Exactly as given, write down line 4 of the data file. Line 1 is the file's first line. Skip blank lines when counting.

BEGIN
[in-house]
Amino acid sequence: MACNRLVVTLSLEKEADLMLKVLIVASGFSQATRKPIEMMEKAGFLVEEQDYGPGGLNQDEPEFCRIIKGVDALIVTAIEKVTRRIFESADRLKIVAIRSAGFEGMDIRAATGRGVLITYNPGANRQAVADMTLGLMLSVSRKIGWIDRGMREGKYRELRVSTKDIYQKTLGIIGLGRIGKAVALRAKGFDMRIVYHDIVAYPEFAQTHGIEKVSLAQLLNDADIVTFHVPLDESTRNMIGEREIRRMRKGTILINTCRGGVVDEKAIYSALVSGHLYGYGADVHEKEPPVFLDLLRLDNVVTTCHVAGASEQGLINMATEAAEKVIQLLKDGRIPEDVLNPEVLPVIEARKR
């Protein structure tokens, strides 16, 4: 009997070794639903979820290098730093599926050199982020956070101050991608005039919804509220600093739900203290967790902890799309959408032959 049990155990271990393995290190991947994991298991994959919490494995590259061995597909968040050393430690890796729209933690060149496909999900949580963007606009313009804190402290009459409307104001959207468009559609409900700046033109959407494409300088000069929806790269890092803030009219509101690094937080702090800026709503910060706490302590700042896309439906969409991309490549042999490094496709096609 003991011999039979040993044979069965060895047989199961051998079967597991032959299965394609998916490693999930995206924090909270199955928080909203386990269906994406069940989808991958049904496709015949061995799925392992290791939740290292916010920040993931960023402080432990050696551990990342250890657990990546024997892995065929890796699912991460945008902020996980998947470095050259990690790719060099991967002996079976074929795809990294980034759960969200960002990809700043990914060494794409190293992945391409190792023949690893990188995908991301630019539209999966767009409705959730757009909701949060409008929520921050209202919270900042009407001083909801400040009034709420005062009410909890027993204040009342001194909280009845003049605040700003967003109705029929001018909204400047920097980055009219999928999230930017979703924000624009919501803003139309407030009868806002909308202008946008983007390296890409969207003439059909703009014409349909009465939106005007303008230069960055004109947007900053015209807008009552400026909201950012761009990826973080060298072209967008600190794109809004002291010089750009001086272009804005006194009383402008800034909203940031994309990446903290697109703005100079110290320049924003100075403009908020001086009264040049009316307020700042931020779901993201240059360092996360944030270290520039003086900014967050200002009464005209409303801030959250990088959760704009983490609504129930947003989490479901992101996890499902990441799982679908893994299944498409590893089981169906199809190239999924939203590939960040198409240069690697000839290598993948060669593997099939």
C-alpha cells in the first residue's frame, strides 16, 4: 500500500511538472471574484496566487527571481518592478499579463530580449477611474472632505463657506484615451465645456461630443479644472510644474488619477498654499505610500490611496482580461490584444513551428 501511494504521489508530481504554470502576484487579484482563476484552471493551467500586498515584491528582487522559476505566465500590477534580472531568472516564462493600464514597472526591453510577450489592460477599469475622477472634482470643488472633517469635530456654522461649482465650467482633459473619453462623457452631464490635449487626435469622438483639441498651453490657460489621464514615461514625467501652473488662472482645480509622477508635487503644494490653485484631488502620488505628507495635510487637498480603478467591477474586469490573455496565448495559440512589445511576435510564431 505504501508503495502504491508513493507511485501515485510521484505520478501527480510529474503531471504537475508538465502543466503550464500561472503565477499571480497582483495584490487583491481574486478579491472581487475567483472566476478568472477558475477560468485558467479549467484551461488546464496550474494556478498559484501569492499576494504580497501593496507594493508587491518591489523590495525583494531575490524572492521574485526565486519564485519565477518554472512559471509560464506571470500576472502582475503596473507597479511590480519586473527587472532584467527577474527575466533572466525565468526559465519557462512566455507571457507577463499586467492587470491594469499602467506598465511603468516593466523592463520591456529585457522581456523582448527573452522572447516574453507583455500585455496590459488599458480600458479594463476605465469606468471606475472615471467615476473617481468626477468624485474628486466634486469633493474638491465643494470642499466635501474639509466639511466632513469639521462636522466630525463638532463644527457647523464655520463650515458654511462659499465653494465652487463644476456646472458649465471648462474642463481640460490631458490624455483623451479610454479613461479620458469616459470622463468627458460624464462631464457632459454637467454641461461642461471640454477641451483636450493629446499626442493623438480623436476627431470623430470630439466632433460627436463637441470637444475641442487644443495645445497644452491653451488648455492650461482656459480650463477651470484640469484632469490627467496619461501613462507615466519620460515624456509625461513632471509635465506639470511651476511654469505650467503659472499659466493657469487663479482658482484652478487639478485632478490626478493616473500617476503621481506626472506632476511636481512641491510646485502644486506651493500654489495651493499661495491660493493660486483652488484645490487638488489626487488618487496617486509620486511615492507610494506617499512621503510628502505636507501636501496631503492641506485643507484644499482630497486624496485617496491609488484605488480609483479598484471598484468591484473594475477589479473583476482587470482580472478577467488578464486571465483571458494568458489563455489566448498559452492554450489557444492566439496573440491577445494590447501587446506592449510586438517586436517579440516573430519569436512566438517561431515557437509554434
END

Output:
C-alpha cells in the first residue's frame, strides 16, 4: 500500500511538472471574484496566487527571481518592478499579463530580449477611474472632505463657506484615451465645456461630443479644472510644474488619477498654499505610500490611496482580461490584444513551428 501511494504521489508530481504554470502576484487579484482563476484552471493551467500586498515584491528582487522559476505566465500590477534580472531568472516564462493600464514597472526591453510577450489592460477599469475622477472634482470643488472633517469635530456654522461649482465650467482633459473619453462623457452631464490635449487626435469622438483639441498651453490657460489621464514615461514625467501652473488662472482645480509622477508635487503644494490653485484631488502620488505628507495635510487637498480603478467591477474586469490573455496565448495559440512589445511576435510564431 505504501508503495502504491508513493507511485501515485510521484505520478501527480510529474503531471504537475508538465502543466503550464500561472503565477499571480497582483495584490487583491481574486478579491472581487475567483472566476478568472477558475477560468485558467479549467484551461488546464496550474494556478498559484501569492499576494504580497501593496507594493508587491518591489523590495525583494531575490524572492521574485526565486519564485519565477518554472512559471509560464506571470500576472502582475503596473507597479511590480519586473527587472532584467527577474527575466533572466525565468526559465519557462512566455507571457507577463499586467492587470491594469499602467506598465511603468516593466523592463520591456529585457522581456523582448527573452522572447516574453507583455500585455496590459488599458480600458479594463476605465469606468471606475472615471467615476473617481468626477468624485474628486466634486469633493474638491465643494470642499466635501474639509466639511466632513469639521462636522466630525463638532463644527457647523464655520463650515458654511462659499465653494465652487463644476456646472458649465471648462474642463481640460490631458490624455483623451479610454479613461479620458469616459470622463468627458460624464462631464457632459454637467454641461461642461471640454477641451483636450493629446499626442493623438480623436476627431470623430470630439466632433460627436463637441470637444475641442487644443495645445497644452491653451488648455492650461482656459480650463477651470484640469484632469490627467496619461501613462507615466519620460515624456509625461513632471509635465506639470511651476511654469505650467503659472499659466493657469487663479482658482484652478487639478485632478490626478493616473500617476503621481506626472506632476511636481512641491510646485502644486506651493500654489495651493499661495491660493493660486483652488484645490487638488489626487488618487496617486509620486511615492507610494506617499512621503510628502505636507501636501496631503492641506485643507484644499482630497486624496485617496491609488484605488480609483479598484471598484468591484473594475477589479473583476482587470482580472478577467488578464486571465483571458494568458489563455489566448498559452492554450489557444492566439496573440491577445494590447501587446506592449510586438517586436517579440516573430519569436512566438517561431515557437509554434